Wednesday, December 18, 2013

Florida Keys for Christmas?

“How'dja like to spend Chrismas on Christmas Island?
How'dja like to spend the holiday away across the sea?
How'dja like to spend Christmas on Christmas Island?
How'dja like to hang a stocking on a great big coconut tree?”
-Jimmy Buffet “Christmas Island”
Key West was nice, but I was ready to get back to reality: unwritten Christmas cards, piparkūku dough in the fridge waiting to be baked, lights to be hung… As antsy as I was to get off Christmas Island we were lucky we stopped at the bakery a few doors down from our rental. Somehow we had missed out on breakfast there during the days we had been on Key West, as we mostly headed the opposite way to brunch spots like Banana Cafe (good food, great service, a bit pricey) and Southernmost Beach Cafe (meh food and service, great view). But since moving back from France I have not put a more perfect croissant or pain au chocolat in my mouth as the ones from Frenchie’s Café – they were divine. No sooner had I taken my first bite did I wish I had purchased three times as much! The boys demolished their croissants dashing my hopes of eating their leftovers, and Roberts didn’t offer to share – if it weren’t for the miles of road we had to cover that morning I would have ordered the car turned around…

Although we made a few stops before reaching our first major stop (one to photograph the giant crustacean above), we had only one planned stop left in the Keys, John Pennekamp Coral Reef State Park. This first-ever undersea park in the US encompasses approximately 70 nautical square miles and offers visitors tours of coral reefs, mangrove swamps and tropical hammocks.

We explored the Visitor Center, checking out the 30,000-gallon saltwater aquarium showing off fish that we would not be seeing in the wild, as we didn’t have the time to take a glass-bottom boat tour or go snorkeling. They also had a large lionfish, the venomous fish that calls the Indo-Pacific waters home but in the last twenty years has been invading Caribbean and US coastal waters.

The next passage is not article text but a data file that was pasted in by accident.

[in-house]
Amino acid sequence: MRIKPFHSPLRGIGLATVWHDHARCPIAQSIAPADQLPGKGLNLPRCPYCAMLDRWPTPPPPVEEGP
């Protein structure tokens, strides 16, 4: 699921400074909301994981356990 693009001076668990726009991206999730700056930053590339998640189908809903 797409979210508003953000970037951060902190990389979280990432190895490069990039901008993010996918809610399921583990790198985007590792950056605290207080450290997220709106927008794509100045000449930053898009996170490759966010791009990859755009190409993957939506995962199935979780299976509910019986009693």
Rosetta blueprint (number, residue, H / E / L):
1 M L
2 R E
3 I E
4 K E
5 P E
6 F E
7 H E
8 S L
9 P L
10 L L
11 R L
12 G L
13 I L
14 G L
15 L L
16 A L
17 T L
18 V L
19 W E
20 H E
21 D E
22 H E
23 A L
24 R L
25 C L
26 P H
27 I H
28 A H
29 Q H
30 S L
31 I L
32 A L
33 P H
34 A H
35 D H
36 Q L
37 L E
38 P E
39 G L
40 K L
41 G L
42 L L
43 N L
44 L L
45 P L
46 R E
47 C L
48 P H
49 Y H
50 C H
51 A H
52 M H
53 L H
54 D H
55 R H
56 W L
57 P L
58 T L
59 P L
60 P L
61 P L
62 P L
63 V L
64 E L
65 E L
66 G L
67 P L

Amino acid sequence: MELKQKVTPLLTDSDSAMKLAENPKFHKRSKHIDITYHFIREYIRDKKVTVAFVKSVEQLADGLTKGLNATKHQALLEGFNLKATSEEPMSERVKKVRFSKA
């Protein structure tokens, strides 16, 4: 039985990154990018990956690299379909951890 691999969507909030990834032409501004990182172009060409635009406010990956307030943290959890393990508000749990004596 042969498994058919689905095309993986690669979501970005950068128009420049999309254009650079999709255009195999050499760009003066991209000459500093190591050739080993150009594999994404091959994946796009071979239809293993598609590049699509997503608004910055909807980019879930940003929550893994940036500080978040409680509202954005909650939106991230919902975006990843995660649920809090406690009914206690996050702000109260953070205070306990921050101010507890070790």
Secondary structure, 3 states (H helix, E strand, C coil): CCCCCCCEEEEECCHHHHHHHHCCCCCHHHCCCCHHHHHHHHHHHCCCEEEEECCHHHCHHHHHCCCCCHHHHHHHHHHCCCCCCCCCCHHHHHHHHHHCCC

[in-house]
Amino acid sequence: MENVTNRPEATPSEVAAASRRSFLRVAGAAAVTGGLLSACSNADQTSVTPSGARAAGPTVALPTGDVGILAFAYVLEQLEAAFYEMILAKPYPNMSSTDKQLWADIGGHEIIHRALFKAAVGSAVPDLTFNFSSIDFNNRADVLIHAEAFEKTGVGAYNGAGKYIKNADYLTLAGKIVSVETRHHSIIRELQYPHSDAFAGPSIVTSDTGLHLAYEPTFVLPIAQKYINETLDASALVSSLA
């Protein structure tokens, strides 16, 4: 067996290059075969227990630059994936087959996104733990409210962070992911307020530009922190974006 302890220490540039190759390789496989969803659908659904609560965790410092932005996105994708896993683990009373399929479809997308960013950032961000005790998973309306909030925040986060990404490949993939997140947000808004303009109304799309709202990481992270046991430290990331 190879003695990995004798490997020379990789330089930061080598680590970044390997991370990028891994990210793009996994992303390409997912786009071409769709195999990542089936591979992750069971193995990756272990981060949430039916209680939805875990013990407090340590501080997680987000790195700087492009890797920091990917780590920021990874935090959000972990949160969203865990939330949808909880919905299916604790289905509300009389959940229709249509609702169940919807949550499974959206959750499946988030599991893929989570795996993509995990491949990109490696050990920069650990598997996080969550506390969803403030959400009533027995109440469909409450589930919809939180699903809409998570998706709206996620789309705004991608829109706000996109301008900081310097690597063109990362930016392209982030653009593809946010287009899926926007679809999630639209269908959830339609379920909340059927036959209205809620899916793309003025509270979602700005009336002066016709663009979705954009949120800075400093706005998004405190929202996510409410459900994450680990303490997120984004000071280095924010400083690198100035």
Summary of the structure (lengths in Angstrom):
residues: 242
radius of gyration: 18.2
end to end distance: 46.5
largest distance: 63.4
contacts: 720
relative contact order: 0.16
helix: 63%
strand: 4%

We took our lunch out to the veranda behind concessions, which had a nice view of the ocean and a little playground for the boys. It also came complete with some unusual pests hoping for a snack! You can schedule your glass-bottom boat, scuba or snorkeling trip, rent a canoe, kayak or snorkel, or just browse the gift shop in concessions.

Another rocky beach, this one strewn with jellyfish, but the boys had their fun nonetheless. We didn’t venture far offshore and therefore didn’t experience the coral reefs the park is famous for, but it just wasn’t meant to be. Snorkeling will just have to wait until the boys are a bit older. If we had gone out we might have seen sponges, shrimp, crab, turtles, lobsters and hundreds of species of fish that call the reef their home. These coral reefs occur only in shallow oceans having warm, clear water, and due to runoff, pollution, global warming and tourist-traffic, these reefs that took over 5,000 years to form are in danger of disappearing forever.

Once back in the car we headed straight for Miami Beach, where the last adventure of this south-Floridian vacation awaited us.
“Welcome to Miami (bienvenido a Miami)” – Will Smith

The "Christ of the Deep" underwater sculpture is located within the park. Source here

1 comment:

  1. Ohh, I'm intrigued by the pain au chocolates that are as good as the French ones. I love all of your pictures.


Related Posts Plugin for WordPress, Blogger...